This brings up the distinction between salience and sentience. To be salient, something must be noticeable– a large language model connected to an information database might optimize to pull the most salient information from the database given a prompt. To be sentient, something must be conscious enough to feel. The word sentience itself derives from the Latin word meaning “to perceive” or “to feel.” In the animal rights camp, there are definitions involving the presence of pain receptors and learned behavioral responses to stimuli in an environment. Based on the first criterion, a model without biological pain receptors could never be sentient. Based on the second criterion, however, things get murky, as models can be trained to react to their environments with reward and punishment systems called reinforcement learning.


So where does that bring us on the question of ChatGPT’s consciousness? Well, of course it’s not conscious at an appreciable level, but perhaps rather, it is simulating consciousness, pretending as though it were a conscious character, something salient, and taking on the purported view points, goals, and beliefs it believes it would have (or it is fed) to be that character. …but aren’t we as well? I’d posit that we, as humans, are also prediction engines trained to appeal to the charade we’re trained for, through which we develop the self. This notion goes back thousands of years. In fact, the root word for person comes from the Greek for mask in the theatre.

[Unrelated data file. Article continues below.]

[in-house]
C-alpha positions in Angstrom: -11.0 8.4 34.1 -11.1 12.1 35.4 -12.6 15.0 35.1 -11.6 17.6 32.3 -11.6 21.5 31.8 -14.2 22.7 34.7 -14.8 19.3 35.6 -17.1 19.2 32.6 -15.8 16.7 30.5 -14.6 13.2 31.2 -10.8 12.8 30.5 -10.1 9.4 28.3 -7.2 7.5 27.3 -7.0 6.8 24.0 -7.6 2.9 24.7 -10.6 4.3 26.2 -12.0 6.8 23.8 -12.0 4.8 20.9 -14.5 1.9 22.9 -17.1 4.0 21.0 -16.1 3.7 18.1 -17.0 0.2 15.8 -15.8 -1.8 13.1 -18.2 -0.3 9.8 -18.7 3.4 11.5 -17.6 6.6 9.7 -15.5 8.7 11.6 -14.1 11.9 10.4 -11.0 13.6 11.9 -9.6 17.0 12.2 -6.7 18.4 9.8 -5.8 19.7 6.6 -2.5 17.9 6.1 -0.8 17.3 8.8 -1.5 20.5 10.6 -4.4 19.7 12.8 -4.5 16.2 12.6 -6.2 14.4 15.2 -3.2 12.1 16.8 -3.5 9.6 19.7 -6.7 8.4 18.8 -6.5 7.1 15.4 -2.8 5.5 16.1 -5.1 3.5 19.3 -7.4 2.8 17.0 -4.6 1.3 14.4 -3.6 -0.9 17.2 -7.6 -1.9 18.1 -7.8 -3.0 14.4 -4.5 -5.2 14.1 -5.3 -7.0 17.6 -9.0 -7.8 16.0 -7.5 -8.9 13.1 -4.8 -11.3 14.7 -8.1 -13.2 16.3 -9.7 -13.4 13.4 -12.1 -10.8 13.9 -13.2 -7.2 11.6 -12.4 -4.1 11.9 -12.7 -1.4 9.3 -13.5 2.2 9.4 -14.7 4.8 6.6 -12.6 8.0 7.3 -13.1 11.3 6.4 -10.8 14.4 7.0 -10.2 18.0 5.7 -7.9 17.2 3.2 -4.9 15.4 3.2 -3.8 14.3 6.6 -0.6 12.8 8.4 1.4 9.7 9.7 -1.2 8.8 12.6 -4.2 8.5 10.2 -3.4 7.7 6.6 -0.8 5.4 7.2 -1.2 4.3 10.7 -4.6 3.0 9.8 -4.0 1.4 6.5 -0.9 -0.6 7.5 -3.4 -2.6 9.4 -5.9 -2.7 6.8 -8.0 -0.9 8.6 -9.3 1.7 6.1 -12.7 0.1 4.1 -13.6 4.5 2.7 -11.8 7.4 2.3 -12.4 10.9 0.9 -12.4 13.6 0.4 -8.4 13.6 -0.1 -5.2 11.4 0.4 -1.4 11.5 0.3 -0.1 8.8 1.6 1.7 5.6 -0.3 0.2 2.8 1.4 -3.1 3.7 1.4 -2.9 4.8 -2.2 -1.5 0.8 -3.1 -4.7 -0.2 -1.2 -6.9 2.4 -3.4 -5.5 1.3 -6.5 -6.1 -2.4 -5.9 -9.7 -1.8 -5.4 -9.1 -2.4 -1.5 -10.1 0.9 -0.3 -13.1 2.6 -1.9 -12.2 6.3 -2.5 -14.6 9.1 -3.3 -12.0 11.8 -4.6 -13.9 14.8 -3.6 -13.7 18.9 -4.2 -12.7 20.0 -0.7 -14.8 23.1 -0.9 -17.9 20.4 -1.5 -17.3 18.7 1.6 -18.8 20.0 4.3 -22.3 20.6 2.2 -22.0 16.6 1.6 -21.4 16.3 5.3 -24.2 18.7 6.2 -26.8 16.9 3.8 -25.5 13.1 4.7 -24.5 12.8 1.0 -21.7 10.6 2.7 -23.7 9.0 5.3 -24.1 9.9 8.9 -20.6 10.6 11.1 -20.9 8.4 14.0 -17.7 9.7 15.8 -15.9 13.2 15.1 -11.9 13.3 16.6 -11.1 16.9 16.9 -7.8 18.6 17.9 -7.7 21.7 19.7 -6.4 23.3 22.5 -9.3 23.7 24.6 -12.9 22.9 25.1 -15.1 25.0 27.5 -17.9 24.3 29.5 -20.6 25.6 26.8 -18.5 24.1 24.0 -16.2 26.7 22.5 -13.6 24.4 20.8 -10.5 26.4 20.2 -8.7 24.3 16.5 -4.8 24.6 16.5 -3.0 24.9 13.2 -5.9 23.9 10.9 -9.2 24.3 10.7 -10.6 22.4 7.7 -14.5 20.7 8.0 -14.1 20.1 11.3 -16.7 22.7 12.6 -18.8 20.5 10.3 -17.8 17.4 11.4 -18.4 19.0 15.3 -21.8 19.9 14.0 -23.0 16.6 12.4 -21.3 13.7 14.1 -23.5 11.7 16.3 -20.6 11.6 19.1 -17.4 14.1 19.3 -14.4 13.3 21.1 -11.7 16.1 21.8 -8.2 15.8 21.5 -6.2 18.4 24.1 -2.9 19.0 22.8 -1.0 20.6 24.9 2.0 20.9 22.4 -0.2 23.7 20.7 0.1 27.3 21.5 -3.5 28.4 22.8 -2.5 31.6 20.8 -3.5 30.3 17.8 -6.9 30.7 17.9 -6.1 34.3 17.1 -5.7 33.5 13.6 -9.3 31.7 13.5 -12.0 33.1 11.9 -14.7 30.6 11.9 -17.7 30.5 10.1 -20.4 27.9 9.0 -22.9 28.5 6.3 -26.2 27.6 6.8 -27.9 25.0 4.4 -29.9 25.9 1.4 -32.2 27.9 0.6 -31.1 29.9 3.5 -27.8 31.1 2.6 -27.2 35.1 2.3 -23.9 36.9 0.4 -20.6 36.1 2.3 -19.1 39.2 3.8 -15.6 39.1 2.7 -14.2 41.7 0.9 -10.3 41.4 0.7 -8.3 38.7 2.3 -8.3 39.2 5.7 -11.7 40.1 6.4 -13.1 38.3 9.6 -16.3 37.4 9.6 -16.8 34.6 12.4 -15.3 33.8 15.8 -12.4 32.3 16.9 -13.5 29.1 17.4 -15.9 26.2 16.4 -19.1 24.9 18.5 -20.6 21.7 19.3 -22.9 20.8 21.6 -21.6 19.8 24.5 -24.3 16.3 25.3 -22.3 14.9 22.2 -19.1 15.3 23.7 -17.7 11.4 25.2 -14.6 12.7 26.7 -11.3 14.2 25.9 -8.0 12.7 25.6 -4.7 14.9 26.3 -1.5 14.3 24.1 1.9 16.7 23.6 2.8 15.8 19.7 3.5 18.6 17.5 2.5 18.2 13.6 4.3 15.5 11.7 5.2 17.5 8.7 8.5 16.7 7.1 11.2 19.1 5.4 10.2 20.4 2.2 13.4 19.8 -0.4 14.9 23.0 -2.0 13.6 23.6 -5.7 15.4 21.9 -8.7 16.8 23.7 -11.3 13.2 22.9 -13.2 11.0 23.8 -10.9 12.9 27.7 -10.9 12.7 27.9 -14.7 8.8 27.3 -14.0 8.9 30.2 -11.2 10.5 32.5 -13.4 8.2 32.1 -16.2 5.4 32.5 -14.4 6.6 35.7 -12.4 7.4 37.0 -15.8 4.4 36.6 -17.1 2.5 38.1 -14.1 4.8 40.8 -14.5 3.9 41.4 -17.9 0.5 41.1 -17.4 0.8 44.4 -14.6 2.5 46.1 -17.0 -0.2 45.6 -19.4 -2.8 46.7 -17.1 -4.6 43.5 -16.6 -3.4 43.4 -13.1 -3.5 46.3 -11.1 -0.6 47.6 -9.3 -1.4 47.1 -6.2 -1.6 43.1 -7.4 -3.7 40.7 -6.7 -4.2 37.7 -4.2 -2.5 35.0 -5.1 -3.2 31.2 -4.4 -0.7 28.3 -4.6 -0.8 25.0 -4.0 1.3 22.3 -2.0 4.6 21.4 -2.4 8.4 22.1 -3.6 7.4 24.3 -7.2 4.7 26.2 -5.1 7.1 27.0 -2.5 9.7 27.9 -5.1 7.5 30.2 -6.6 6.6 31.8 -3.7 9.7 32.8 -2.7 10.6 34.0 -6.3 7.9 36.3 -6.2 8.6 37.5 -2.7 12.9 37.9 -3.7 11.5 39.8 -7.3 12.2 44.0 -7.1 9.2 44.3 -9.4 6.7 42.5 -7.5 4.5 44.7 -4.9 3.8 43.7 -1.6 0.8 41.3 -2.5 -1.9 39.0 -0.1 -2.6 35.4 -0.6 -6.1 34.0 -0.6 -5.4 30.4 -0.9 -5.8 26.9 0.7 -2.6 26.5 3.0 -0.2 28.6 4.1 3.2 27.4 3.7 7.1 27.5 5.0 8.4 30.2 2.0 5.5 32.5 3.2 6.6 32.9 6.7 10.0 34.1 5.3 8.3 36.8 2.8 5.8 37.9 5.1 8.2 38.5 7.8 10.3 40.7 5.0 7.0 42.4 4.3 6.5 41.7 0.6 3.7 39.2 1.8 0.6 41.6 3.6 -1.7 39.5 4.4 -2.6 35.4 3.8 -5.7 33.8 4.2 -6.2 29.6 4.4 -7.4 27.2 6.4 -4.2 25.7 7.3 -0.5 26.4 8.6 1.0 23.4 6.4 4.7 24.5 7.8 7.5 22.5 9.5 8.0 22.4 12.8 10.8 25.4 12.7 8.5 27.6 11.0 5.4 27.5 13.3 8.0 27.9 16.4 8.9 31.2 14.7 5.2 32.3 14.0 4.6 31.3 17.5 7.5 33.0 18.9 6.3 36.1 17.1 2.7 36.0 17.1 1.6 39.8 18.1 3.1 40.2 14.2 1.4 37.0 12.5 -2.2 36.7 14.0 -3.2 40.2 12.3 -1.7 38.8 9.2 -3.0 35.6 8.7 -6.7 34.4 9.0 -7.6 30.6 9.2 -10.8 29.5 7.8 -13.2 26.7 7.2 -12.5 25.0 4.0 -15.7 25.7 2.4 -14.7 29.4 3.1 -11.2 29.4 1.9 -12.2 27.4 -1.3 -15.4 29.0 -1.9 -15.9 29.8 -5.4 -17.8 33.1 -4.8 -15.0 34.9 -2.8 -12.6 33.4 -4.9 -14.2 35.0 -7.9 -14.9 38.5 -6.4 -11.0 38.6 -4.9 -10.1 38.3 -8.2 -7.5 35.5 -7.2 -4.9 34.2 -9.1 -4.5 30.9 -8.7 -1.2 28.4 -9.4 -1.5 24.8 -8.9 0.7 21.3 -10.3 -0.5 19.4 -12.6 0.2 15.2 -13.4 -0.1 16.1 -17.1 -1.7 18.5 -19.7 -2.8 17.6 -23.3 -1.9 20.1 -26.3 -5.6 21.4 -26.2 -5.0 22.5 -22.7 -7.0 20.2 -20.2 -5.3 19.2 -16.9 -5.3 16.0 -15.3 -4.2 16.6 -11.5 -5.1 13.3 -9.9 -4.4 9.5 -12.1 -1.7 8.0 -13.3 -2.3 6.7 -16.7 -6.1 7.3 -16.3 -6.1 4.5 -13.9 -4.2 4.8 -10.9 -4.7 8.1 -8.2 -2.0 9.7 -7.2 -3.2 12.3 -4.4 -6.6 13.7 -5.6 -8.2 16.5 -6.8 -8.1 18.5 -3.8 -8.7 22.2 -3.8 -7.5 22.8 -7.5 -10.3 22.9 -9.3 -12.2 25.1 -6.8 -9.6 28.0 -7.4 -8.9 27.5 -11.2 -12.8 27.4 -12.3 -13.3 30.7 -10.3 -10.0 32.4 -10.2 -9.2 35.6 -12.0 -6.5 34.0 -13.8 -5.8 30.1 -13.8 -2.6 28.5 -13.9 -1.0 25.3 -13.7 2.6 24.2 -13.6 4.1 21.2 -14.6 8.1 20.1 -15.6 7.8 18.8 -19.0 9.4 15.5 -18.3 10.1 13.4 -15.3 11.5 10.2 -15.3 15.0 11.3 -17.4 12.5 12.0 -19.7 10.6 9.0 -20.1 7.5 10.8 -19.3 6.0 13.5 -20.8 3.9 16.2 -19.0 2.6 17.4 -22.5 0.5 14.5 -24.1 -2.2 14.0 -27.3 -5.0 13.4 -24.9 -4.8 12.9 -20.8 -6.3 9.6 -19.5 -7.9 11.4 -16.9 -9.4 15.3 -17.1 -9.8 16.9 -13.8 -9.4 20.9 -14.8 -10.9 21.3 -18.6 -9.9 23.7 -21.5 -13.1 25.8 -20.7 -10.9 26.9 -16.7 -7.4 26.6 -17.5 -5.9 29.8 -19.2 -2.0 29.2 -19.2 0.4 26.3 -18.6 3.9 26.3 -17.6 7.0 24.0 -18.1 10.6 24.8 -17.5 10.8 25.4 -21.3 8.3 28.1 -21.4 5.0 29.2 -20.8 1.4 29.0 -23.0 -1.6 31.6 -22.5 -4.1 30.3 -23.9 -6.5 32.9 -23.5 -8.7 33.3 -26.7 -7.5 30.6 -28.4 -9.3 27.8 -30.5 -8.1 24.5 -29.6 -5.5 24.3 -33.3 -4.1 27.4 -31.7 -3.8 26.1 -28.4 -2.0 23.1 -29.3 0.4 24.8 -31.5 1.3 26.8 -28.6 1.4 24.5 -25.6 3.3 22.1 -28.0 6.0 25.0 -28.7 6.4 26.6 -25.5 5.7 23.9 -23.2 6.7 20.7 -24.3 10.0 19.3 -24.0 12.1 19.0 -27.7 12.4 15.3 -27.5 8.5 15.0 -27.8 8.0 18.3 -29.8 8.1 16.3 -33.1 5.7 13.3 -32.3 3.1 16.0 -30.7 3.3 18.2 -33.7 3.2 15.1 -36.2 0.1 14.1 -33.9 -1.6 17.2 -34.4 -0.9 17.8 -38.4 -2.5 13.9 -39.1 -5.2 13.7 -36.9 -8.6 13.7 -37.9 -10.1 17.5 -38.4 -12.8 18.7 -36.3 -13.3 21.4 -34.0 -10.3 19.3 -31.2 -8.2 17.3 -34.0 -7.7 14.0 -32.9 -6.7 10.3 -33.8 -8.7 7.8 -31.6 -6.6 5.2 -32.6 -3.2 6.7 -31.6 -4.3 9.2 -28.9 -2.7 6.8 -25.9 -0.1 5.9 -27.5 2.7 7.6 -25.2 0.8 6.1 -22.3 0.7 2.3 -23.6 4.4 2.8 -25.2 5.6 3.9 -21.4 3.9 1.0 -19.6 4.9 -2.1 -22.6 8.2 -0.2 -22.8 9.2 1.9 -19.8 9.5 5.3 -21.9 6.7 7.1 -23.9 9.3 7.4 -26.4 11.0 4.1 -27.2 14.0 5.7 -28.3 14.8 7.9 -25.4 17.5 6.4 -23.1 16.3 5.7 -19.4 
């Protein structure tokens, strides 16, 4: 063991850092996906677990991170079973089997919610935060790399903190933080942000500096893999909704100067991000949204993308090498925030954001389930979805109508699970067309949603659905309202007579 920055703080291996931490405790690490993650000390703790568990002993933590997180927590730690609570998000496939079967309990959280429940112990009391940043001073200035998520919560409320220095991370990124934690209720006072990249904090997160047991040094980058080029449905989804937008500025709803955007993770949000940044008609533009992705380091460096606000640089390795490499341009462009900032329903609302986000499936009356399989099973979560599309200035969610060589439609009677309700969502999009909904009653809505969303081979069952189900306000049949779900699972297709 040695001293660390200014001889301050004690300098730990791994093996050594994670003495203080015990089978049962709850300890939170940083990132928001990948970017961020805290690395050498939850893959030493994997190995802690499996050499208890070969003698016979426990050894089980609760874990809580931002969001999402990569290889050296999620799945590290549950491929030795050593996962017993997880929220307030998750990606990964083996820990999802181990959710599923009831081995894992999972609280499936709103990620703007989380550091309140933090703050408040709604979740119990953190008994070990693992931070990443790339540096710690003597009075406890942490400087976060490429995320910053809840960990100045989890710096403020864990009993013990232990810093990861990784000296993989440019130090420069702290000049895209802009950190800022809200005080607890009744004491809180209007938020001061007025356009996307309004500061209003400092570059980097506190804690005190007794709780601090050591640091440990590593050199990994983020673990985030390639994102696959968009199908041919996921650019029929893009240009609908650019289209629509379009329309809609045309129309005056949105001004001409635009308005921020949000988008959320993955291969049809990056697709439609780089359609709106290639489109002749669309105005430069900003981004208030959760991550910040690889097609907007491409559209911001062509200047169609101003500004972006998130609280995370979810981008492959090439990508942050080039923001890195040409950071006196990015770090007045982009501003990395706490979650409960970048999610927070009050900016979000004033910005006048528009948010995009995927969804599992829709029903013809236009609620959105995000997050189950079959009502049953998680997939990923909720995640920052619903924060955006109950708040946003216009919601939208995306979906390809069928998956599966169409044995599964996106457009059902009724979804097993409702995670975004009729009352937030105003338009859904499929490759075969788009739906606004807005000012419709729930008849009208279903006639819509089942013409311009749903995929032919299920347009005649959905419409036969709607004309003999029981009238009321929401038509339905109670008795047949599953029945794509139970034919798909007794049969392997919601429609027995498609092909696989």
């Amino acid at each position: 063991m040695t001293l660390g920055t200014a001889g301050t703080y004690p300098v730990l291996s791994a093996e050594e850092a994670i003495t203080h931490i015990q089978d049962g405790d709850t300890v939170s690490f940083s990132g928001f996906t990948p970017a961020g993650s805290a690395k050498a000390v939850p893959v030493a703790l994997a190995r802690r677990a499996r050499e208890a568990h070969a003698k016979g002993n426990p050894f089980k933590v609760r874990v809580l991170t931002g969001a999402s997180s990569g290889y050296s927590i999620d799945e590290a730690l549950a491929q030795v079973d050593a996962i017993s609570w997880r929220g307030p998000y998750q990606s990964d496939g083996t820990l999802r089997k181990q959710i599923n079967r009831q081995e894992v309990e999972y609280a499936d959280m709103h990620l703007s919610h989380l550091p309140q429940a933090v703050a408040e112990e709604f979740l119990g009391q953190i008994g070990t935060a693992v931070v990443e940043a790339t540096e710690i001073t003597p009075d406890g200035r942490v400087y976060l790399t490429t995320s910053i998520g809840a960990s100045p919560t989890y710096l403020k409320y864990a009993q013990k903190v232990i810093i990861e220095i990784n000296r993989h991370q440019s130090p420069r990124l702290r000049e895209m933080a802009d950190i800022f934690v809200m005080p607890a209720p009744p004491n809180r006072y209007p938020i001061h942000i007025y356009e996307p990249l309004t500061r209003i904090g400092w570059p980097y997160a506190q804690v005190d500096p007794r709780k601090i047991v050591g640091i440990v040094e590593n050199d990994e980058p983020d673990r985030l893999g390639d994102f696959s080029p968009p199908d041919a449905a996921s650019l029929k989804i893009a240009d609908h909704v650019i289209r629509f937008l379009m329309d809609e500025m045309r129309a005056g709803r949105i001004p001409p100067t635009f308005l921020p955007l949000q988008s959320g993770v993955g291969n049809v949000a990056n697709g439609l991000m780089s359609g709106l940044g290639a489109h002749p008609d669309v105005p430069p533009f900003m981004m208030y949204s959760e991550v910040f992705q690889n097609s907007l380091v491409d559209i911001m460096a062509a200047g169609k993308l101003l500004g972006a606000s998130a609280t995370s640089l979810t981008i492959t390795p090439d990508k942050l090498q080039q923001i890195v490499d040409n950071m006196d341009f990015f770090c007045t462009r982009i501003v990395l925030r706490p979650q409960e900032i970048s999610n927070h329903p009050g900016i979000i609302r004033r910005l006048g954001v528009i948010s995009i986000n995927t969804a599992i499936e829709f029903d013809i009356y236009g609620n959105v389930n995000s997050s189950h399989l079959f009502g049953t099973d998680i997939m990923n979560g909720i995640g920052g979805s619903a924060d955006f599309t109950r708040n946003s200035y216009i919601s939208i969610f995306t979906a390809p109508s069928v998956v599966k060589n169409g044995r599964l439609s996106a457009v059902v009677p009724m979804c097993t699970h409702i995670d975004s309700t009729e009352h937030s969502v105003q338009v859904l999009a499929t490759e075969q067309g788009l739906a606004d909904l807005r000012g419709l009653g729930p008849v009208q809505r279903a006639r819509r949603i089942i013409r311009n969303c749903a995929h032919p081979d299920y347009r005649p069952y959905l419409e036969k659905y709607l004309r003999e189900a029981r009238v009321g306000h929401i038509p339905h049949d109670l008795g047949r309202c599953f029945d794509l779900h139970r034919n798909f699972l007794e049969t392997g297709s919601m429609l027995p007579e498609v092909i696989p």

Children acquire what we call consciousness through lived experience, by exploring the world around them and learning from what they see, feel, touch, and receiving rich, multi-modal feedback from their experiences. But babies are born as predictive processors, as statistical learners. As they navigate the world with their predictive processing and statistical learning, they get rewarded and punished according to their actions, whether the consequences are natural, take the adage of baby Moses burning his mouth on a piece of coal, or imposed, take a parent punishing a child for coloring on the table. As these chains of reward and punishment persist, we learn to adapt to maximize reward, the ultimate goal in reinforcement learning. We develop a persona, a self, according to the beliefs, desires, and goals these rewards teach us. We soon forget we are anything other than that self, that “I.”  We develop personal memories of our experiences along with a sense of purpose. So, how then does our connection to faith play in?


The human relationship with God

The human’s relationship with God, in a biblical sense, is similar to that of a model– we cohere to a set of rules, we are rewarded or punished in accordance with our actions, and we learn to be faithful servants of the higher good. Let’s call it reinforcement learning with divine feedback. That said, more religions rely on mimesis, or imitation,  than on reinforcement. Questions like “what would Jesus do” or objectives to “become the buddha” guide faith much more heavily than divine punishment and reward might. Religion is filled with notions of becoming like God. The Torah is a set of codes for becoming like God from within the limited frames of human lives. Humans aren’t divine, but we can simulate the divine. Unlike current AI models, however, we never stop learning. Advances in a field called continual learning aim to equip models with that same ability.